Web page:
The Australian stock market has pared early gains after reaching a fresh, five-year intra-day high, on the back of Larry Summers' decision to withdraw from the race for the United States Federal Reserve's chairman seat, meaning the body is less likely to wind back economic stimulus quickly.
At 1205 AEST, the benchmark S&P/ASX200 index rose 0.63% to 5,252.4 points, while the broader All Ordinaries index added 0.61% to 5,246.3 points.
Soon after the open, the benchmark rose to 5,266 points, a level not seen since before the collapse of Lehman Brothers in 2008, while the All Ordinaries index hit 5,259 points, also a five-year high.
IG analyst Evan Lucas said Mr Summers' hawkish views posed a threat to the tapering timeline, with some observers expecting him to remove stimulus quickly, in contrast to Janet Yellen, now the likely appointee.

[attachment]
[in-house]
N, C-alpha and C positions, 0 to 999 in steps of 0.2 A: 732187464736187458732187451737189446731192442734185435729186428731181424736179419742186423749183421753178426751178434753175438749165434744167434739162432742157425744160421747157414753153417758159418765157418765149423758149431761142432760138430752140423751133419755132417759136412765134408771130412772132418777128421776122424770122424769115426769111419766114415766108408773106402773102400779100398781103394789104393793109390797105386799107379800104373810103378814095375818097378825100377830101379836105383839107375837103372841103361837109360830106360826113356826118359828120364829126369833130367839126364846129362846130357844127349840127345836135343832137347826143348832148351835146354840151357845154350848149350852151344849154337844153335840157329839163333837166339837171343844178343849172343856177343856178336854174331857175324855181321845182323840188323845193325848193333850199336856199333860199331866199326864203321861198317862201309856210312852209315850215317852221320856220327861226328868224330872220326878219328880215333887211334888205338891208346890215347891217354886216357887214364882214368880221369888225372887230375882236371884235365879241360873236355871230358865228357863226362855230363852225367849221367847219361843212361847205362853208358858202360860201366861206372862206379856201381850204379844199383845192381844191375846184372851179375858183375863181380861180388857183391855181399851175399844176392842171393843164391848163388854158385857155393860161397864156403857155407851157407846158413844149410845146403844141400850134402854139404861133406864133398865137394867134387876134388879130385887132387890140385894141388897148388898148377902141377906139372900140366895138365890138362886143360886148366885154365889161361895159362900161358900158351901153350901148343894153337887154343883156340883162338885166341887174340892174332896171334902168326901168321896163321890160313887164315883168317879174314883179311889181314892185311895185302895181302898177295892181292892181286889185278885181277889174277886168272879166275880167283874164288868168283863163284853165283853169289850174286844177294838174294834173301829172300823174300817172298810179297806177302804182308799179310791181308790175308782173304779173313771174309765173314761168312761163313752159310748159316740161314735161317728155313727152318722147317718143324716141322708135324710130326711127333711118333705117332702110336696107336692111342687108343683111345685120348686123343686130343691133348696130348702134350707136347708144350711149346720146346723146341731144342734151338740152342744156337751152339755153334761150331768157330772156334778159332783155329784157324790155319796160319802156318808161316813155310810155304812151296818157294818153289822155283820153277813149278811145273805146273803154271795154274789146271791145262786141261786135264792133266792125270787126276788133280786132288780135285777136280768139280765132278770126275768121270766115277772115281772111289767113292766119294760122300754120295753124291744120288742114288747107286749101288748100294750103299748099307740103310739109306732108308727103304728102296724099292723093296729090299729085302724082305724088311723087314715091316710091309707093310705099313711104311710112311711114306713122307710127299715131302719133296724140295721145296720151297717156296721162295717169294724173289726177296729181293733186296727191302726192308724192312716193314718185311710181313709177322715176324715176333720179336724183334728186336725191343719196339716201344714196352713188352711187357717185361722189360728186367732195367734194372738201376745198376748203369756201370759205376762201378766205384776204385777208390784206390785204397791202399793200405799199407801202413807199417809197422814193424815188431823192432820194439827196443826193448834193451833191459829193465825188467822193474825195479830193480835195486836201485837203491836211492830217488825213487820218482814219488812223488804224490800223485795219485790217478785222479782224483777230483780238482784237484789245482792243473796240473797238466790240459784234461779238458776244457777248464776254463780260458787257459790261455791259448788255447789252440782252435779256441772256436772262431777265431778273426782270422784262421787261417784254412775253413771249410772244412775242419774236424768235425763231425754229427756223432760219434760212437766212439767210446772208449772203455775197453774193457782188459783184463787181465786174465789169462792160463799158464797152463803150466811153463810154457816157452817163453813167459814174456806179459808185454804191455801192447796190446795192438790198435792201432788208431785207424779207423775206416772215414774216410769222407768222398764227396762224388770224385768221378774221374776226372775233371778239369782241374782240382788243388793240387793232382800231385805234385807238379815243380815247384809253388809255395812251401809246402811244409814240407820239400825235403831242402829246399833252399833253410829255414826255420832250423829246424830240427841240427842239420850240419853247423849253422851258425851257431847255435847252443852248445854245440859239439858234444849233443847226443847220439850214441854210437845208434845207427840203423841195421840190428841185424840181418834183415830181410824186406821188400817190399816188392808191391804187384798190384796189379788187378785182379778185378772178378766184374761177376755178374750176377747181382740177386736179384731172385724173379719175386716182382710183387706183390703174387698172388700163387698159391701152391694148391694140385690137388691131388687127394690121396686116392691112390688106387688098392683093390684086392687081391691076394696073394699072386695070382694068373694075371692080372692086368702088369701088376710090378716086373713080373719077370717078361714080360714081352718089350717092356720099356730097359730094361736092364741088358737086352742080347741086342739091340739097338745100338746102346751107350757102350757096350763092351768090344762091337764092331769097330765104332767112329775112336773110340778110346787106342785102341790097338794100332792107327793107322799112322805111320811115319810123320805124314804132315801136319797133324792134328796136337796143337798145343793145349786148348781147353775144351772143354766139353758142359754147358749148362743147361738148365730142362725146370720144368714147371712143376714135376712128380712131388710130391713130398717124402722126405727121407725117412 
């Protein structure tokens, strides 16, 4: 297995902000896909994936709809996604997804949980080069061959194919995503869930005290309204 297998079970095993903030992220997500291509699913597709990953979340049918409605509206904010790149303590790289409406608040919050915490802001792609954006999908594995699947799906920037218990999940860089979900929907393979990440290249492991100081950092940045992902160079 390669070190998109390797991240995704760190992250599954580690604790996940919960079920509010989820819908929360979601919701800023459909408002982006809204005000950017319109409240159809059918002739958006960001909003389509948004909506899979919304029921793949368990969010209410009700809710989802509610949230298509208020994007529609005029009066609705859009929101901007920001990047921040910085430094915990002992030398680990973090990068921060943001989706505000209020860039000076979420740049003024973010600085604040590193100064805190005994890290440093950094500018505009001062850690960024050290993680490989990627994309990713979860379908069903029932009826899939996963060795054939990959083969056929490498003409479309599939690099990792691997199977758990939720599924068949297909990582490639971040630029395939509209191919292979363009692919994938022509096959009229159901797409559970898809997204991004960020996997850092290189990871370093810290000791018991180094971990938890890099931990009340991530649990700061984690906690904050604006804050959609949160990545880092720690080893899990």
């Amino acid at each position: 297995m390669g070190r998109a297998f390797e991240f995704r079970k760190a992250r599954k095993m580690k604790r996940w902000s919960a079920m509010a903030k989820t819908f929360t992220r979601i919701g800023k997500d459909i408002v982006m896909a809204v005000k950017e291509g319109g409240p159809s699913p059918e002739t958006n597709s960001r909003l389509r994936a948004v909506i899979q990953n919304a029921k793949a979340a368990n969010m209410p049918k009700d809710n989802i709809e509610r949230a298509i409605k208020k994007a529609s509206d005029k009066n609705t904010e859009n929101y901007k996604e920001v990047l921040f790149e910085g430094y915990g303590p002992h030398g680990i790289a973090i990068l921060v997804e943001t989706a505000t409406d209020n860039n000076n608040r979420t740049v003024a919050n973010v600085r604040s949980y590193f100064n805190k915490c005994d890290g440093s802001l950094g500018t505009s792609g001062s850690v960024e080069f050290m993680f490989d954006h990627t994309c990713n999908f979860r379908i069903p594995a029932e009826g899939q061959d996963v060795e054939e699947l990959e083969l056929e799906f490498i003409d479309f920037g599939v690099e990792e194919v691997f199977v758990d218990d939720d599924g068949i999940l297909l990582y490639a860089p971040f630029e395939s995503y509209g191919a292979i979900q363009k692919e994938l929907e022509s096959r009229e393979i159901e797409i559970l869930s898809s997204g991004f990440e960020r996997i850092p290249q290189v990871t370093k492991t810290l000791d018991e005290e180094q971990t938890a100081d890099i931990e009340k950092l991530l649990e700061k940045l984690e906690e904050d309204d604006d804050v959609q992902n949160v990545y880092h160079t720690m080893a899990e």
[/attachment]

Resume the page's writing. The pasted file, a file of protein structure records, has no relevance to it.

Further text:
"Her position in the Federal Open Markets Committee is one of general dovishness and this news will delight emerging markets and risk markets," Mr Lucas said.
No major economic or equities news is expected.
In Australia, the market on Friday closed lower after a seven-day run of gains that had pushed share prices to five-year highs.
The benchmark S&P/ASX200 index was down 22.9 points, or 0.44%, at 5,219.6.
The broader All Ordinaries index was down 23.5 points, or 0.45%, at 5,214.7.